Upper Harbor Terminal Project moves forward despite frustrations from residents

Plans for the Upper Harbor Terminal Project led to some heated moments at the Minneapolis Economic Development Committee meeting Tuesday.   

Included in the proposal are housing, parks, businesses, office space, an amphitheater and more. Some residents, who live near the site, however say plans need to include more of what they see as the future of the 48-acre site. The opposition has been outspoken since the Upper Harbor Terminal concept plan was developed.

Tuesday, protesters gathered for a rally in the hallway of Minneapolis City Hall. Their frustrations were directed toward three First Avenue representatives involved in the plans for entertainment at the site.

“You are participating in the continue divestment of wealth from the residents of north Minneapolis,” said Michael Chaney, an activist.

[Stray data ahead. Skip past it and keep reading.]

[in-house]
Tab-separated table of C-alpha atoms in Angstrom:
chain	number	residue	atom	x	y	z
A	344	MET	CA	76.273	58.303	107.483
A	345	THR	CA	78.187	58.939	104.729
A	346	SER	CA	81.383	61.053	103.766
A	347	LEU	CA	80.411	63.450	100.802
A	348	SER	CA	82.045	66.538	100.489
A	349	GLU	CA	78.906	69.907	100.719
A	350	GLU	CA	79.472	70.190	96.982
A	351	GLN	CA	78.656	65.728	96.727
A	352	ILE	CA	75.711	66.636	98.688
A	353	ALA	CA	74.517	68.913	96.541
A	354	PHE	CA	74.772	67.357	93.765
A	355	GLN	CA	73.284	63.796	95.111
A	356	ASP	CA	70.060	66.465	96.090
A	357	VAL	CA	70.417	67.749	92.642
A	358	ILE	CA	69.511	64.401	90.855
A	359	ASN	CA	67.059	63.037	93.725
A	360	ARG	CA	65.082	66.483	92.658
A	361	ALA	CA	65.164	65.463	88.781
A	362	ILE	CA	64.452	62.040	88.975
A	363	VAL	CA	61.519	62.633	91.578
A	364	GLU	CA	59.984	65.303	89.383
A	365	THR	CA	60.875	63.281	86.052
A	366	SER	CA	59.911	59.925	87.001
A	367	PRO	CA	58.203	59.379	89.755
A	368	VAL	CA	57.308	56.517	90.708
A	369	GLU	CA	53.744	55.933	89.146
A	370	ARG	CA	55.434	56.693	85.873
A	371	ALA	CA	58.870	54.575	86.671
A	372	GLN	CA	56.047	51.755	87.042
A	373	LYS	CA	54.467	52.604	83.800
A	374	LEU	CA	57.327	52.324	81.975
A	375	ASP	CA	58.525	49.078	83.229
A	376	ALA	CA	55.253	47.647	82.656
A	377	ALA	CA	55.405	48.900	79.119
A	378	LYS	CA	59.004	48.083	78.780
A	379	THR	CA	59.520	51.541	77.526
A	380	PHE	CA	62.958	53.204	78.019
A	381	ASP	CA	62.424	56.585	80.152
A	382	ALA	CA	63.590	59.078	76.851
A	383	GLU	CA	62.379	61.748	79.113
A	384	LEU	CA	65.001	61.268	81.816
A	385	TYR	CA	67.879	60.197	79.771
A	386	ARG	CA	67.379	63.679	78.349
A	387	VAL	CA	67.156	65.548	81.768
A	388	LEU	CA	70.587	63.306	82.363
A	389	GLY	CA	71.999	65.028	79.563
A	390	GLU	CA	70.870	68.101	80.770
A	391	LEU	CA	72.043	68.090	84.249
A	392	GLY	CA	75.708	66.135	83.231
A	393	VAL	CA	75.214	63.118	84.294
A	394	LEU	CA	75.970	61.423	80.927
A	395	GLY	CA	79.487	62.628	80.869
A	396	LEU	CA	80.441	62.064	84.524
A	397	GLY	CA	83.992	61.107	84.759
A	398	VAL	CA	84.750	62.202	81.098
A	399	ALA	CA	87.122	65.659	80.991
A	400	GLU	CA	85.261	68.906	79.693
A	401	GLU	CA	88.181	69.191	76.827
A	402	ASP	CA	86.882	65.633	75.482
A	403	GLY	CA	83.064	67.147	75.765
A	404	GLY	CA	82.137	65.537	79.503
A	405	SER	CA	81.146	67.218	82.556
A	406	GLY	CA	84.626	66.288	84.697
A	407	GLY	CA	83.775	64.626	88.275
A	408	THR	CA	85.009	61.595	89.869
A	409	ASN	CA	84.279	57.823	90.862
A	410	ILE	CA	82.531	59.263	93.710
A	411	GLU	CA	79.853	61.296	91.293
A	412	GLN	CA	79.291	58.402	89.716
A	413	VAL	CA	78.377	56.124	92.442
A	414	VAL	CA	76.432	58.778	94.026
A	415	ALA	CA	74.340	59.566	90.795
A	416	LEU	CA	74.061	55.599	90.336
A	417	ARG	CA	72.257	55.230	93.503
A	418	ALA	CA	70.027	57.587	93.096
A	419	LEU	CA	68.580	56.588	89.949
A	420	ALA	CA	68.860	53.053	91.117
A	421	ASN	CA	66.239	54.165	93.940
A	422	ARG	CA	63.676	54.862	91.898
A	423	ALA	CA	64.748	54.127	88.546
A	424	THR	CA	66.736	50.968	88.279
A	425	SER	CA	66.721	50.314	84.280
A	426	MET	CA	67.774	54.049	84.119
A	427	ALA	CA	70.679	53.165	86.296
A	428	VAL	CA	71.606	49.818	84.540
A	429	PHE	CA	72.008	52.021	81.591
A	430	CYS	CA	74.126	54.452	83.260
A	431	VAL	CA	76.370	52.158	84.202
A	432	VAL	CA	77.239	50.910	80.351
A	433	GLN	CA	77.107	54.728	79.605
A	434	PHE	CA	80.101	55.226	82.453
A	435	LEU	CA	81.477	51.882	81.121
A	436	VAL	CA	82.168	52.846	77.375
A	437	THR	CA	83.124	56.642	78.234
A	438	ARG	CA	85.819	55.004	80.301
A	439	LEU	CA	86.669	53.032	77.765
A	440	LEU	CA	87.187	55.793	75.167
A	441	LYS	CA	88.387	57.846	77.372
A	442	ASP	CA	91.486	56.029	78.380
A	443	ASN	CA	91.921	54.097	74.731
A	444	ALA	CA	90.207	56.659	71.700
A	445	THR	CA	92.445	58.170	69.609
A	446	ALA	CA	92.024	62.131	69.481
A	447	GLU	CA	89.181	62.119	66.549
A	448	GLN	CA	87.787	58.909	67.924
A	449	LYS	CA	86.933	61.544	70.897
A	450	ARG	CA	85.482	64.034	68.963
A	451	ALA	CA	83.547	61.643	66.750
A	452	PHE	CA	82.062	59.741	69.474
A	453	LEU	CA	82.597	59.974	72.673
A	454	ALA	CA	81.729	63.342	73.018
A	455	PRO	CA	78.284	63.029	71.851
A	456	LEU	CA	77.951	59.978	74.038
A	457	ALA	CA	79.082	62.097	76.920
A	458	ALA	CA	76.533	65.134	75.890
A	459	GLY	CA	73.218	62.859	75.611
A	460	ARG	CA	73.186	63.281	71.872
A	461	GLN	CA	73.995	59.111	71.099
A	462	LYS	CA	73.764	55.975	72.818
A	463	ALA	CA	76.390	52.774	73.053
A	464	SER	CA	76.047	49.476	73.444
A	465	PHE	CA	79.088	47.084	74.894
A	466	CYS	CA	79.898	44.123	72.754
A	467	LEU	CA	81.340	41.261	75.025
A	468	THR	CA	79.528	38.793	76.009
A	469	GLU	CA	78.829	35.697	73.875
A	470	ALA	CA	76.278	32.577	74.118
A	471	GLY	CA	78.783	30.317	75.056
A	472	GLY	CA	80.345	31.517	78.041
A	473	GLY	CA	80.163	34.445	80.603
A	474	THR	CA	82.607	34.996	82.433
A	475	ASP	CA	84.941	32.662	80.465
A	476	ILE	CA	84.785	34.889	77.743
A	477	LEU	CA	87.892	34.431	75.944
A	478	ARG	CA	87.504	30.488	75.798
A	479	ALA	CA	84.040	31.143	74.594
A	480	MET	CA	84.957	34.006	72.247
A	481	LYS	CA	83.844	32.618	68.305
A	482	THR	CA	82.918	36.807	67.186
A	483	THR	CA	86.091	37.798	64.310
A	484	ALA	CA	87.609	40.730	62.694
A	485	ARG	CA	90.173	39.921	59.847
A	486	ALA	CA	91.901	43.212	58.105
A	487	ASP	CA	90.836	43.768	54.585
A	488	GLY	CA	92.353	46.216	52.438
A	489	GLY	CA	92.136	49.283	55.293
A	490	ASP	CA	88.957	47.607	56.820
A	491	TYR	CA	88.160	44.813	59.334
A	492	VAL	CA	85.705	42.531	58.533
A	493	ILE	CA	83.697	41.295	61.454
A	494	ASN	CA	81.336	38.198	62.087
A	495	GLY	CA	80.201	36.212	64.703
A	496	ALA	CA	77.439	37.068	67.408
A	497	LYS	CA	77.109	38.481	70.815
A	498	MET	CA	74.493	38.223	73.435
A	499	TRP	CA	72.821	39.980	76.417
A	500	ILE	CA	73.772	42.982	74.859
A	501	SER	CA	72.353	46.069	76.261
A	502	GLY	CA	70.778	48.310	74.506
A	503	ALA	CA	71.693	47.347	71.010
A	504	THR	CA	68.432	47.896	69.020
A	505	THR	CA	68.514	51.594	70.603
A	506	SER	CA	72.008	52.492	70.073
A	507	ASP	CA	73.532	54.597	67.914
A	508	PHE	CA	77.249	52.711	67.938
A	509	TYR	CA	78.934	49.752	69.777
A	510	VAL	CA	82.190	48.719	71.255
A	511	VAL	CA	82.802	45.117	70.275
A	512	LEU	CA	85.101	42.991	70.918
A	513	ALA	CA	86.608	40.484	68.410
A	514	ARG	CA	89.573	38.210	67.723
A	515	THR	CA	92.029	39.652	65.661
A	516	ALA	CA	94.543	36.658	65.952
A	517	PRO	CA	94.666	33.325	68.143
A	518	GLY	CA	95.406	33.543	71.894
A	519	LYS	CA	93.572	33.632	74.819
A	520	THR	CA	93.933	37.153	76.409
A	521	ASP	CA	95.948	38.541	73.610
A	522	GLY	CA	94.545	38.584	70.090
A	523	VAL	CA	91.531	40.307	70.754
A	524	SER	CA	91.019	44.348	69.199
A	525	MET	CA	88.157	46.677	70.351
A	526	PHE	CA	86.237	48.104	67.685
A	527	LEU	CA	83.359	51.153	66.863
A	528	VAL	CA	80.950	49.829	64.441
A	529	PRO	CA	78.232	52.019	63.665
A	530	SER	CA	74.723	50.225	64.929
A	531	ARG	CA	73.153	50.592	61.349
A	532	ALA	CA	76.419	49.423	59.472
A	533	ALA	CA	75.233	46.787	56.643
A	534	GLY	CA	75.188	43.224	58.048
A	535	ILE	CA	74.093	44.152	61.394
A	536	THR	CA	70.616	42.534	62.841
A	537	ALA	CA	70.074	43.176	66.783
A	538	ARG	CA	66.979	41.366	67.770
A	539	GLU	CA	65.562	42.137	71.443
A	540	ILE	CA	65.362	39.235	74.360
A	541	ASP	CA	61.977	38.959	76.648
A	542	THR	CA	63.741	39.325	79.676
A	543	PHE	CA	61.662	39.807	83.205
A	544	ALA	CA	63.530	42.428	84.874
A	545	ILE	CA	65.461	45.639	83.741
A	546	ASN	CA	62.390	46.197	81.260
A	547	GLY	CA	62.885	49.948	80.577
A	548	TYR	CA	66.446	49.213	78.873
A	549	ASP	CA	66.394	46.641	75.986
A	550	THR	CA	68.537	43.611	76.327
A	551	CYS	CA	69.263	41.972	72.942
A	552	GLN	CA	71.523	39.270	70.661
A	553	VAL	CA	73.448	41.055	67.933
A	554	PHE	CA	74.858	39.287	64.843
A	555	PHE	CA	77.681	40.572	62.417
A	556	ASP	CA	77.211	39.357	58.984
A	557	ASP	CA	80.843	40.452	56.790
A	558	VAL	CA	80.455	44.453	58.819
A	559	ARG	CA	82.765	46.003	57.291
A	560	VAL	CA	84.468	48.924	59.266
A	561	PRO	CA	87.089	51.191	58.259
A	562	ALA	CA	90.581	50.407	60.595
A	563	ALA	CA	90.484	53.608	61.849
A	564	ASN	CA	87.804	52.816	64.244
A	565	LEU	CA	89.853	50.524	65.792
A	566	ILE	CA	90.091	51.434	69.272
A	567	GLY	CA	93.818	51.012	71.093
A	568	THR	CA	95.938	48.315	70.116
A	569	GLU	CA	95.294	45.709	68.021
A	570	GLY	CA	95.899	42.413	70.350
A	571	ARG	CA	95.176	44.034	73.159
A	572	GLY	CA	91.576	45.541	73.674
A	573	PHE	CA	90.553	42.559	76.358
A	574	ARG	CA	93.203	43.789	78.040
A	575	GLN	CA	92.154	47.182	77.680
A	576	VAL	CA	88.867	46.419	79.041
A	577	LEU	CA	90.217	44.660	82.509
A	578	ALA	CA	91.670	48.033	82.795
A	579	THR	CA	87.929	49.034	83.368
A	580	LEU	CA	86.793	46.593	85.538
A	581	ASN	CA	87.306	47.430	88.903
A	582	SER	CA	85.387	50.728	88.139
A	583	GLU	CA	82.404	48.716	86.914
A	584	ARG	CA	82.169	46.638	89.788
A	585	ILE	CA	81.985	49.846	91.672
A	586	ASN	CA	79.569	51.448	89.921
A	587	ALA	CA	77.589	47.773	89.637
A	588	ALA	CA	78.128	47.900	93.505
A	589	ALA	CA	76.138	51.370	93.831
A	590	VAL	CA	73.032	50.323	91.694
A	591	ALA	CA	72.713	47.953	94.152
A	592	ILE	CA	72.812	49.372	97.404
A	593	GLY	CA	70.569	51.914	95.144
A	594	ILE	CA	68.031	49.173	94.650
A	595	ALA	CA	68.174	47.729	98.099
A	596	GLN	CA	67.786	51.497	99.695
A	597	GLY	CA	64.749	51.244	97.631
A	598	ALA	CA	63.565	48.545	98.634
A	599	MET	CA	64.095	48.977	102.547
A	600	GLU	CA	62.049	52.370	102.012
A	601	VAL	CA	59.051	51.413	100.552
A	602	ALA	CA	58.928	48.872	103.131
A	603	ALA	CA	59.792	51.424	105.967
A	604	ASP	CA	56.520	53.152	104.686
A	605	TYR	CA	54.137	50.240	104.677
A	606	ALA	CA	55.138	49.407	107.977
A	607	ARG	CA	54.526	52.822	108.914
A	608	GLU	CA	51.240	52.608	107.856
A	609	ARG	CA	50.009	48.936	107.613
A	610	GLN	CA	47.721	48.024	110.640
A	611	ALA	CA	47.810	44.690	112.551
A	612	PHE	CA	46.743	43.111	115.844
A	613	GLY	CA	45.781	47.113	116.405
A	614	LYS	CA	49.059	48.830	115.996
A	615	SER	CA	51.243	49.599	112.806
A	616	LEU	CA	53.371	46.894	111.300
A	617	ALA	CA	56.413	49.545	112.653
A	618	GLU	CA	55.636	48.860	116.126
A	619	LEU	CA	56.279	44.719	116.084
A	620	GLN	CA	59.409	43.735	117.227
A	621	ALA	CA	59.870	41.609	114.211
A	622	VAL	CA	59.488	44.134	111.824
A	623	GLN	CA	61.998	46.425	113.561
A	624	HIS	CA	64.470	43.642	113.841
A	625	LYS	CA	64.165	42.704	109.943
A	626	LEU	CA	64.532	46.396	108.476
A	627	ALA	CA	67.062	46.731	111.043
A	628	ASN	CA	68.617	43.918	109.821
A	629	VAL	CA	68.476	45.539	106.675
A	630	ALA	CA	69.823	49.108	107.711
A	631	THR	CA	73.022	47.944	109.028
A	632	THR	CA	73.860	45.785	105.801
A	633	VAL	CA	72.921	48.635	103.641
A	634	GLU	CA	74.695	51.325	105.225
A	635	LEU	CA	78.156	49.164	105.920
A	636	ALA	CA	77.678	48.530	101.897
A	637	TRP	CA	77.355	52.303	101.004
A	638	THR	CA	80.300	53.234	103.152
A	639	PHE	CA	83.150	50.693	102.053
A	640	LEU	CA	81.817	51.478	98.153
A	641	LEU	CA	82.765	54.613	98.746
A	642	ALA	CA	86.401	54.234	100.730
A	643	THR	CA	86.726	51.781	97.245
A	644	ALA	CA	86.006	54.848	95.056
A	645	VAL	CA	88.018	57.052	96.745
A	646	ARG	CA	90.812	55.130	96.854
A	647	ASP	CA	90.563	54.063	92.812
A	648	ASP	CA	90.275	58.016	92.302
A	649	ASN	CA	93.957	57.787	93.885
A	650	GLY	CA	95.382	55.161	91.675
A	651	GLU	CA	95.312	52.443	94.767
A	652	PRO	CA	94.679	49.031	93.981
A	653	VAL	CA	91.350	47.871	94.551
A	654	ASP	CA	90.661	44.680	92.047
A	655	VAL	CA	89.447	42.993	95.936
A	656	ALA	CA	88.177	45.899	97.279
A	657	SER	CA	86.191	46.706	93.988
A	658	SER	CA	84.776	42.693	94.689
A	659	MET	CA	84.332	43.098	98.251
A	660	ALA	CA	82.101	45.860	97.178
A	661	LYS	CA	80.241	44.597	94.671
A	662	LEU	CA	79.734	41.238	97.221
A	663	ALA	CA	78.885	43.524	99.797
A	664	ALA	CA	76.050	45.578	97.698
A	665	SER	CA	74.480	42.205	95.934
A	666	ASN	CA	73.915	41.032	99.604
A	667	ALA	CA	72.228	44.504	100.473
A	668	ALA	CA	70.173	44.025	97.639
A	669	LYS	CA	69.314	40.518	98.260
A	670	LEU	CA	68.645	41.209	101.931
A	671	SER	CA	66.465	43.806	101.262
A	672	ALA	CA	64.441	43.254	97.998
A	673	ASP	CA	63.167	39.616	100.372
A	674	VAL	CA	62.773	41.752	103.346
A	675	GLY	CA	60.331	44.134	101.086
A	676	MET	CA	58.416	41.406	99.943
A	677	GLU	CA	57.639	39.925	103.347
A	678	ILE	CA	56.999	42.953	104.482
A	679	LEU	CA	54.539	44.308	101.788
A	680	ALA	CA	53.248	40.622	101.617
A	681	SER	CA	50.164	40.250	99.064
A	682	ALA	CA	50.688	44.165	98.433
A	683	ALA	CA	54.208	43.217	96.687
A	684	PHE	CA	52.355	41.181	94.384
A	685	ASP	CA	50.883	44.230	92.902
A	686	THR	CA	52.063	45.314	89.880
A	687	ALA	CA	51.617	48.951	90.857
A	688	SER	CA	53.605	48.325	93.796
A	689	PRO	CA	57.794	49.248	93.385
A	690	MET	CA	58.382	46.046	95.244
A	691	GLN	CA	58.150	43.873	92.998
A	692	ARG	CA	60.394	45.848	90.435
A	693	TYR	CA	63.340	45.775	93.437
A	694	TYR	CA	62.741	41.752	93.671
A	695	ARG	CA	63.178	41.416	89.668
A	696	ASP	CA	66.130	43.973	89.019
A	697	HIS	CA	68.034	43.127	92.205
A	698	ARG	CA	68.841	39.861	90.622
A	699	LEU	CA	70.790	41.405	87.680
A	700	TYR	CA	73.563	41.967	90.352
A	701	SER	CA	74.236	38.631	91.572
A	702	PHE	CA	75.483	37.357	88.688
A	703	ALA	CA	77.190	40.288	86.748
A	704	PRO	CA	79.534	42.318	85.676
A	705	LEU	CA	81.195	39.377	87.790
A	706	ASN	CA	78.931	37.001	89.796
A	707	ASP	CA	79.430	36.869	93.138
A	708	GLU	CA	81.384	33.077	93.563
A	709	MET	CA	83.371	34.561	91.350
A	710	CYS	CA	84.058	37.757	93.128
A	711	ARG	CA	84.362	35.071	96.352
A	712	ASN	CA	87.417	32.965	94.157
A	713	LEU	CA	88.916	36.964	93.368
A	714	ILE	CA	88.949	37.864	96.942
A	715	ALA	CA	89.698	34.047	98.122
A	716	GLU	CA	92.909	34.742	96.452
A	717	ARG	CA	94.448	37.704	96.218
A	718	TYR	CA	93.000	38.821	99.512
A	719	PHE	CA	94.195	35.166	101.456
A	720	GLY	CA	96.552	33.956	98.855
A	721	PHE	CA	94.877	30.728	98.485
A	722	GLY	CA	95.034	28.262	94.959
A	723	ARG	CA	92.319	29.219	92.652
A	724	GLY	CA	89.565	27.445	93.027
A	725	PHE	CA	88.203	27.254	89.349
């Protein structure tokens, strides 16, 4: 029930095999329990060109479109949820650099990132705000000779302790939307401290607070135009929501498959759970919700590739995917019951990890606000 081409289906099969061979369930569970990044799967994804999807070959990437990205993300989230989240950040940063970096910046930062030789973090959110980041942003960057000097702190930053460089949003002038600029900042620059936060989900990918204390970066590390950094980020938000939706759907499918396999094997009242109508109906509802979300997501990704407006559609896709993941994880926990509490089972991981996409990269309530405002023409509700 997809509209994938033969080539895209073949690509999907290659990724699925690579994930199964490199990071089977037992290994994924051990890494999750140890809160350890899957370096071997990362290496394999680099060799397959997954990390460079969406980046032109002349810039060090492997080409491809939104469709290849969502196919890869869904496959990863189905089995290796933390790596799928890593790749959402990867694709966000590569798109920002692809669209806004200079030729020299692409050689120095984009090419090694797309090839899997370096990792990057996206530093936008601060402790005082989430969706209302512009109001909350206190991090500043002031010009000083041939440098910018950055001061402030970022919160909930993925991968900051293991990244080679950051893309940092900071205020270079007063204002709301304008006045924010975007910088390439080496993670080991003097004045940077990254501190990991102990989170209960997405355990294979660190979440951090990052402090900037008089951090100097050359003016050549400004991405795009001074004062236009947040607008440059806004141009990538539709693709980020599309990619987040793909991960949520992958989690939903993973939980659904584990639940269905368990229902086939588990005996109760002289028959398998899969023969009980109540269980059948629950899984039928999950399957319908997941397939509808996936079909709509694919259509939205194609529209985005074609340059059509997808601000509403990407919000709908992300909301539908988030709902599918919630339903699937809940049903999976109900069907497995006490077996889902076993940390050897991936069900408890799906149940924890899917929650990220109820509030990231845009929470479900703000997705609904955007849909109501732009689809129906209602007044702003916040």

Chaney is just one of many concerned that the vision will include a land grab, taking advantage of those who live in the nearby McKinley neighborhood.

“Neighborhoods are going to be hamstrung,” said Chaney. “That poor unaware people are going to sell their property unbeknownst that this big development is going to be happening.”

Those opposed say possibly a bigger concern is a lack of community engagement. 

“In many cases, people aren’t even aware that the river is there and yet they advance some fraudulent effort called outreach that has been outrageous,” said Chaney.

Inside council chambers for the committee meeting, there was anger that the meeting was not designed to include a public hearing. 

Feeling like the north side is being left out, those presenting the concept plan indicated what many would say is the opposite. Plans show housing that would be 40 percent affordable housing as well as jobs and opportunities for residents to own businesses.

“All throughout the project, there is the idea to have the ground floor owned by the community, they’re working hard to figure that out,” said a presenter at the meeting.

All committee members voted to pass the concept plan.